*photo credit here
My mothering style,
if I have one at all,
could be summed up in just a few adjectives and syllables:
Black n' White...
and if you've been reading this lil' blog at all
I'm sure you've got some adjectives of your own
to add in there.
Being the Momza to seven yahoos,
I am clearly out-numbered
so any cleverness that comes to my mind
has to be as loud as a freight train
for me to hear it,
if you know what I mean?
When their needs exceed my abilities,
I am not ashamed to admit
I look for help
outside my self--
it might be in books about parenting
it may come from friends or family--
like calling my oldest kids n' asking them to talk to the younger ones.
I use that approach a lot.
And sometimes, it might come from a professional counselor
like when we were in the midst of a divorce 13 years ago,
we needed an objective logical viewpoint and a
direction to focus all that energy in.
Hey, I'm logical--
if I can't fix it,
I go looking for someone who can.
SO, when the Caboose started her "pre-teen" meltdowns a few weeks ago--
you know the kind where the tears are just below the surface?
She hates her hair,
changes her clothing 3 times before putting on the same exact pair of shorts
she's worn nearly every day of summer,
and is so full of emotion every which way--
that the only logical explanation is that Madame Puberty is in the house!
Well, one day after giving as much consoling and re-direction that I had
and nothing worked, I said, rather exasperated:
"Your emotions exceed my abilities. Do you need counseling?"
I was not totally truthfully serious.
In fact, I was being sarcastic.
And the Caboose being the way she is--
smarter than the rest of the whole family combined--
shrugged it off like I knew she would
but did change her behavior with a fraction of civility.
She now apologizes to everyone after a meltdown.
Because, as I said to her,
it's unfair for us to have to witness her range of emotions.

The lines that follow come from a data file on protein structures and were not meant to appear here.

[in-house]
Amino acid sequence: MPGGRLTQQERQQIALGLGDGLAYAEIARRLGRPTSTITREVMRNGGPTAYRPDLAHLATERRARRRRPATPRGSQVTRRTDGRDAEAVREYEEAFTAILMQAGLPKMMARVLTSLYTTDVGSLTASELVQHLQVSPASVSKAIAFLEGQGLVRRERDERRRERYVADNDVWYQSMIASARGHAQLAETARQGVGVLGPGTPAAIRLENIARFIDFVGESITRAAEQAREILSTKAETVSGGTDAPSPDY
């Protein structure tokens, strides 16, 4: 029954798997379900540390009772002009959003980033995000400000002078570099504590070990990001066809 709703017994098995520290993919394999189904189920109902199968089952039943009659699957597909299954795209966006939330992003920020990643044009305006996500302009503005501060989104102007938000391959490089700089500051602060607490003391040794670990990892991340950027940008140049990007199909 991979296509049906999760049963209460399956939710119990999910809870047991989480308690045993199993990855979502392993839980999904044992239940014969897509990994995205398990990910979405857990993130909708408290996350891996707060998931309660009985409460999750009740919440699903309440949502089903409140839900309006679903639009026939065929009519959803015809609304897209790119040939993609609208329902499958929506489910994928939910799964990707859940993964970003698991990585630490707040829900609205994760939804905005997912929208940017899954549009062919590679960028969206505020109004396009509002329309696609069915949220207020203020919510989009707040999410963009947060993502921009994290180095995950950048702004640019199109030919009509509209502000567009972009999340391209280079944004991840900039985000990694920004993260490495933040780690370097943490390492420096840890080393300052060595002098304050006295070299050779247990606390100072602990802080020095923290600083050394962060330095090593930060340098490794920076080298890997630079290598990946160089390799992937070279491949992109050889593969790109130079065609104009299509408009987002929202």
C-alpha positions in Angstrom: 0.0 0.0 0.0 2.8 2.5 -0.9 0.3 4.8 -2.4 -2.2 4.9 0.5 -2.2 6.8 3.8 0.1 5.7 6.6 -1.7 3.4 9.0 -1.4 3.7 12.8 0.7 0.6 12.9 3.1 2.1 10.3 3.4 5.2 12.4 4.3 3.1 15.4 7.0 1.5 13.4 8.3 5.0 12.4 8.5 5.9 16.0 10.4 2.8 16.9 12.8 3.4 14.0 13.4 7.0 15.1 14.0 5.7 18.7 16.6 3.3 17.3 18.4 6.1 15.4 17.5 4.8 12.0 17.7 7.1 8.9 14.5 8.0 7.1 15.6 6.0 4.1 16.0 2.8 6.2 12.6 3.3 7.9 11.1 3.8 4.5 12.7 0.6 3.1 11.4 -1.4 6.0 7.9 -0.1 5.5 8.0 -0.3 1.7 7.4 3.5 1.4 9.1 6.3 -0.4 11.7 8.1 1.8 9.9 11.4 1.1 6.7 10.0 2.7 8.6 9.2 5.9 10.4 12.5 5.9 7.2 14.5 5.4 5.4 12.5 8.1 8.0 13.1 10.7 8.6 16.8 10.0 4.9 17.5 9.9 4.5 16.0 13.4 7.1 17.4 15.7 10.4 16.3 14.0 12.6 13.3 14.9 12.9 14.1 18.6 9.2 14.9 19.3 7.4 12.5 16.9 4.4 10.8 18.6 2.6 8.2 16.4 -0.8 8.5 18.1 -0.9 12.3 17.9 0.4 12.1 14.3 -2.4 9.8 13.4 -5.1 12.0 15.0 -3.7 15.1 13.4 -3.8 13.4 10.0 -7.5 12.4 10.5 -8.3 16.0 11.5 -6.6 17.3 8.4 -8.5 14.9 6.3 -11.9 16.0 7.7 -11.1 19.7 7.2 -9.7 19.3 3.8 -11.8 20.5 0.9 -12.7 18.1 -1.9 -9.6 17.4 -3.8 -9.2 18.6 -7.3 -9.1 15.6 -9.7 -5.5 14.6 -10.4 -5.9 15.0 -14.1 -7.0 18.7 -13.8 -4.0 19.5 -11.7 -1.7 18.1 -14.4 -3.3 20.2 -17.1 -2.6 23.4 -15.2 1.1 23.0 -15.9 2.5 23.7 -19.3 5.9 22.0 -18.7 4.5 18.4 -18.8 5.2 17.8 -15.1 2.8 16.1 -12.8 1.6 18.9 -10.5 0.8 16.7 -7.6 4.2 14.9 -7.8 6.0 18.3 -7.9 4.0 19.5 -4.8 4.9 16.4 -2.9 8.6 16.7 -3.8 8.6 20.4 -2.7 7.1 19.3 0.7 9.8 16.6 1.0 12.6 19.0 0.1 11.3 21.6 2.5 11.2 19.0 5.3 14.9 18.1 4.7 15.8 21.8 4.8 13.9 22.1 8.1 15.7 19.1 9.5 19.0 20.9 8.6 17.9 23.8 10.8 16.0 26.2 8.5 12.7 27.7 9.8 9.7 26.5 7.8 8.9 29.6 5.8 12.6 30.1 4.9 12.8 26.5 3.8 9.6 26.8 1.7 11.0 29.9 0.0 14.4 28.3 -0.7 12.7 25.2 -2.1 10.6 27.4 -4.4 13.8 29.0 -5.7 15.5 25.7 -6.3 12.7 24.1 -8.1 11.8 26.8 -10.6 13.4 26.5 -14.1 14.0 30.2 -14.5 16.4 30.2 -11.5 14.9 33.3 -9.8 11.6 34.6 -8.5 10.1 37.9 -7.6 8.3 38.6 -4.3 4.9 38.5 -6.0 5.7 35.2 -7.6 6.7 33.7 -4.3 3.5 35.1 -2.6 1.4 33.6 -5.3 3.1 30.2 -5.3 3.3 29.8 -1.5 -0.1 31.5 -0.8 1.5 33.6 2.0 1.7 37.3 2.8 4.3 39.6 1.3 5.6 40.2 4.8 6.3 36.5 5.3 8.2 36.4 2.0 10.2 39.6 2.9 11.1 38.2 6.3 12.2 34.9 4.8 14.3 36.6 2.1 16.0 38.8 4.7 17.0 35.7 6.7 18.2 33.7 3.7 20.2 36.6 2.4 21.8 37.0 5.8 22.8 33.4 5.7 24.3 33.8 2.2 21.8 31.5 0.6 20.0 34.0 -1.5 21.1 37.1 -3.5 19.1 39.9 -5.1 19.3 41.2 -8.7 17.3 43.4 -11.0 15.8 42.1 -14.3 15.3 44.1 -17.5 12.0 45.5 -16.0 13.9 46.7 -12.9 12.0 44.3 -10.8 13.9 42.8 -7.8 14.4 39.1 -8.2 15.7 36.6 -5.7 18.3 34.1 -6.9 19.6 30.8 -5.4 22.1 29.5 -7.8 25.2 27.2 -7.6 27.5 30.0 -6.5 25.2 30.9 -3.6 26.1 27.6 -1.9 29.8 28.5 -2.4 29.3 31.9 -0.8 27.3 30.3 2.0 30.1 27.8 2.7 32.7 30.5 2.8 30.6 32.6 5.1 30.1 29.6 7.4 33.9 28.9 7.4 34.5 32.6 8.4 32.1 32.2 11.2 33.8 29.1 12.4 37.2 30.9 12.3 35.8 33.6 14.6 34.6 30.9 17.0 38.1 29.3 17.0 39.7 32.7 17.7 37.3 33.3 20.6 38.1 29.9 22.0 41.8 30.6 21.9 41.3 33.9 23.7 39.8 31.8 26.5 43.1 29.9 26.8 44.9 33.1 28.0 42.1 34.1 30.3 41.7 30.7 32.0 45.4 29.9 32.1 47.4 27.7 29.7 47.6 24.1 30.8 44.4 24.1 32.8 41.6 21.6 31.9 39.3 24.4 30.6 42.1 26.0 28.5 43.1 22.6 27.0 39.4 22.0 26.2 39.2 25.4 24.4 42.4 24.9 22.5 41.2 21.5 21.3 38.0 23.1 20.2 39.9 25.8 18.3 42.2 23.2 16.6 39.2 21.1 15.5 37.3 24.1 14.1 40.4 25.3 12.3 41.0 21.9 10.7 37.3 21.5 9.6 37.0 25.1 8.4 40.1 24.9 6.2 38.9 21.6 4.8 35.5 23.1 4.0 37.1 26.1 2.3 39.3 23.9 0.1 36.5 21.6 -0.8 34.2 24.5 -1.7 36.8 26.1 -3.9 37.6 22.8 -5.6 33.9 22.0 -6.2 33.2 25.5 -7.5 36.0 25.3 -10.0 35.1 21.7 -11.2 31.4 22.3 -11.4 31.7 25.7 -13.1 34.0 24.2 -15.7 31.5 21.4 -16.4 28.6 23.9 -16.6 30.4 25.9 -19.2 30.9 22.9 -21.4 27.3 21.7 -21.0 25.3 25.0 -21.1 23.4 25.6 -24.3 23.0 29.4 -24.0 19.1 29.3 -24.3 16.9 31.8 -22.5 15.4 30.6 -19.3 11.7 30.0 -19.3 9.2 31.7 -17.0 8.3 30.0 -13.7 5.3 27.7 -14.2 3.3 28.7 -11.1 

I stand by that.
It is unfair. Cruel, even.
yesterday I realized just how much the Caboose has been thinking about
the Caboose and Joseph came downstairs for lunch
and announced that they are each other's "counsellors".
"Yeah?" I laughed. "How's that going?"
"I asked Joe to tell me his greatest fears." The Caboose offered up.
I looked at Joseph, who has a slight grin on his face
and as he said to the Caboose,
"You can tell her."
"I can't." She protested. "It's against the confid-confid-thingy--the secret thing between patients and doctors.
You can tell her though."
"Oh", I said. "The confidentiality agreement?"
"Yeah. I can't tell anyone what is said between us." She answered.
So again I looked to Joseph.
"Your greatest fears? Do you even want me to know?"
Now, I'm thinkin' it's gonna have to do with
I was not even close to being prepared for what came next.
"Corn dogs and mustard." he said, with a I'm-just-messin-with-my-kid-sister-look.
The Caboose sat there,
proud as a peacock,
feeling like she had tapped into
some deep psychological well
of her big brother.
I bit my lip n' shook my noggin.
These are my kids.
My kids played "Therapist" all day long.
Joseph was appointed to be The Caboose's
"Anger Management" therapist:
in which he has "taught" her to
"count to ten and take a deep breath"
when she gets mad at anyone.
While Daisie was appointed to be the Caboose's
"mental health and "using colors to heal"-- fashion expert.
I am not kidding.
And I'm a little afraid.
We may all need counseling by the time
this circus train pulls into town.
These are the people
that are supposed to
take care of
when I'm old.
Dawn is the Mother of 7, Granma to 2, Doula, Home Stager, Writer, and blogs it all at Momza's House.